There are two different types of Lasting Power of Attorney:
1. Health and Welfare, appointing an attorney to make decisions on your behalf on matters such as medical treatment; and
2. Property and Financial Affairs, appointing an attorney to make decisions for you about your property and finances.
Each type of Lasting Power of Attorney has its own form, which comprises an information sheet and parts A (to be completed by you), B (for completion by your certificate provider) and C (for completion by your attorney).
This section contains your personal details and the contact and personal details for your attorney(s). It also makes provision for appointing replacement attorneys in case your first choice attorney cannot act for you.
In this part of the form you can specify what type of decisions you authorise your attorney to make on your behalf, including any limits you want to set on the scope of those decisions. If you are appointing more than one attorney you must specify if the attorneys have to make decisions jointly or if they can act individually. You can also include guidance as to whether your attorney should be paid and how you want your attorney to make decisions for you, for example by considering factors such as your religious beliefs.
One of the safeguards built into the Lasting Power of Attorney is that you can name up to five people to be notified when an application is made to register the Lasting Power of Attorney (thereby making it valid for your attorney to use). The named person(s) should not be your attorney, but a third party who is interested in your welfare; he or she is given the opportunity to object to the registration of the Lasting Power of Attorney. There are various grounds for objection, which include a belief that the person making the Lasting Power of Attorney did not have the mental capacity to do so, that he or she was under undue pressure or influence and did not act with free will or that the attorney will not act in the best interests of the person making the Lasting Power of Attorney. The court will decide if the objection is valid and whether the Lasting Power of Attorney ought to be registered or not.
The section ends with your declaration that you approve the contents of Part A of the form and understand the effect of the Lasting Power of Attorney you are making. Your signature of the declaration must be witnessed and we can act in this capacity.
We can also act as the certificate provider required to sign Part B of the form. From our discussions and dealings with you we must be satisfied that you understand the purpose and scope of the Lasting Power of Attorney and that you have the "mental capacity" to make the Lasting Power of Attorney. In this instance mental capacity includes understanding information relevant to your decision to make the Lasting Power of Attorney, retaining that information, using it as part of your decision-making process and communicating your decision to us.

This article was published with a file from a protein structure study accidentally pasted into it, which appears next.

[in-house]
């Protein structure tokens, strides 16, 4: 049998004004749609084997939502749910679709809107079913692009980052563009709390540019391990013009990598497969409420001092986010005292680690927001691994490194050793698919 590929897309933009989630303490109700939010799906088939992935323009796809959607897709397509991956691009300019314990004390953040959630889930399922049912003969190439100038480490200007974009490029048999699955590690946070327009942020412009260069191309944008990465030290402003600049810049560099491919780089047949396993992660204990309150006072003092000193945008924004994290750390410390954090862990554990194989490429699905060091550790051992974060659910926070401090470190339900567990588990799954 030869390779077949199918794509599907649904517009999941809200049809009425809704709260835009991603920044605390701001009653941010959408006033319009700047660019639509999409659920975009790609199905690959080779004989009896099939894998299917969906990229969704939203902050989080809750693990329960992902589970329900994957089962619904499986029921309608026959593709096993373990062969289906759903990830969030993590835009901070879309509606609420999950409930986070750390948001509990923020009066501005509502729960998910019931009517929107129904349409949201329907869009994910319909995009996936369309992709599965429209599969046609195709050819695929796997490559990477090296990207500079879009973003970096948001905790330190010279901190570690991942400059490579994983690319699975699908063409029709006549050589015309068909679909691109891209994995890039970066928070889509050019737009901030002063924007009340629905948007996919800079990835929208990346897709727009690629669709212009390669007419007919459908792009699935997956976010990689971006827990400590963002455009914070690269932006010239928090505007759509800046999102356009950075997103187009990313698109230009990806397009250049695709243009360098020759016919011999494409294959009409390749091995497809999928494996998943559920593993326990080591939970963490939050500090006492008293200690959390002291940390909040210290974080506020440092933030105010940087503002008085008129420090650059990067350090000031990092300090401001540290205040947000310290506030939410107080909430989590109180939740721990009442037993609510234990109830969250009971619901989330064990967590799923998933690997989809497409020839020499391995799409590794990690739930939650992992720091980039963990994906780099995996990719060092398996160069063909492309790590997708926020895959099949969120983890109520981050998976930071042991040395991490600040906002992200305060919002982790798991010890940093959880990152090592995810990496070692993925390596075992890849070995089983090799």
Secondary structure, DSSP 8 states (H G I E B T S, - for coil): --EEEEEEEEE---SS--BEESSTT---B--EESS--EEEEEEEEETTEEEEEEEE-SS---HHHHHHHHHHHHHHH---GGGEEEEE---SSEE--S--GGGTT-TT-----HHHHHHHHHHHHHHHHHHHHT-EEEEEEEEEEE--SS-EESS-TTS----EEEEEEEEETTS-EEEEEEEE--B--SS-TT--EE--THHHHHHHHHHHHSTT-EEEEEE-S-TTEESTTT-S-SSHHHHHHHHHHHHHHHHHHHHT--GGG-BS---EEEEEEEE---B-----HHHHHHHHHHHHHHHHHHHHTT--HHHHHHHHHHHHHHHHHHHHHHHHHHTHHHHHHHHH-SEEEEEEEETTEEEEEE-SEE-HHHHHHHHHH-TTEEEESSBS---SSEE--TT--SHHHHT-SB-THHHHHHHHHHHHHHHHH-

If during our meeting(s) we do not consider that we can provide the certificate we will let you know as soon as possible. In some circumstances, including if you are elderly, suffer ill health or believe your Lasting Power of Attorney may be challenged by a third party, we may require you to obtain a doctor’s opinion that you have sufficient mental capacity to understand the importance and effect of the Lasting Power of Attorney.
If you have not included a named person in Part A of the form, you will need to arrange for a second certificate provider to complete this part of the form.
In this section the attorney(s) must sign the form to confirm that he or she accepts the role of attorney and the duties and responsibilities it involves.
The Lasting Power of Attorney cannot be used until it has been registered at the Office of the Public Guardian. Clients often wish to register the Lasting Power of Attorney immediately upon making it so that the attorney can use the Lasting Power of Attorney straightaway. The application to register the Lasting Power of Attorney can be made by you or the attorney.
In order to register the Lasting Power of Attorney there are further forms to complete – an application form and a notice to each named person mentioned in Part A of the Lasting Power of Attorney. The application form must be sent to the Office of the Public Guardian with its registration fee (currently £110). As part of the registration process the Office of the Public Guardian will wait 5 weeks before completing the registration; this is to allow time for the named person to object to the registration.
In practice the registration usually takes 9 – 12 weeks as, in addition to the 5-week waiting period, the Office of the Public Guardian also requires time to process the paperwork. You should be aware therefore that making and registering a Lasting Power of Attorney does not provide immediate authority for your attorney to act on your behalf. For urgent issues we may have to discuss what alternative options are available and what immediate steps can be taken (during the registration process) to deal with any pressing problems.
Once the Lasting Power of Attorney has been registered the Office of the Public Guardian will return the original form to the person who made the application to register it. The form will be validated by the court’s stamp and ready for the attorney to use.
[Correct as at May 2015]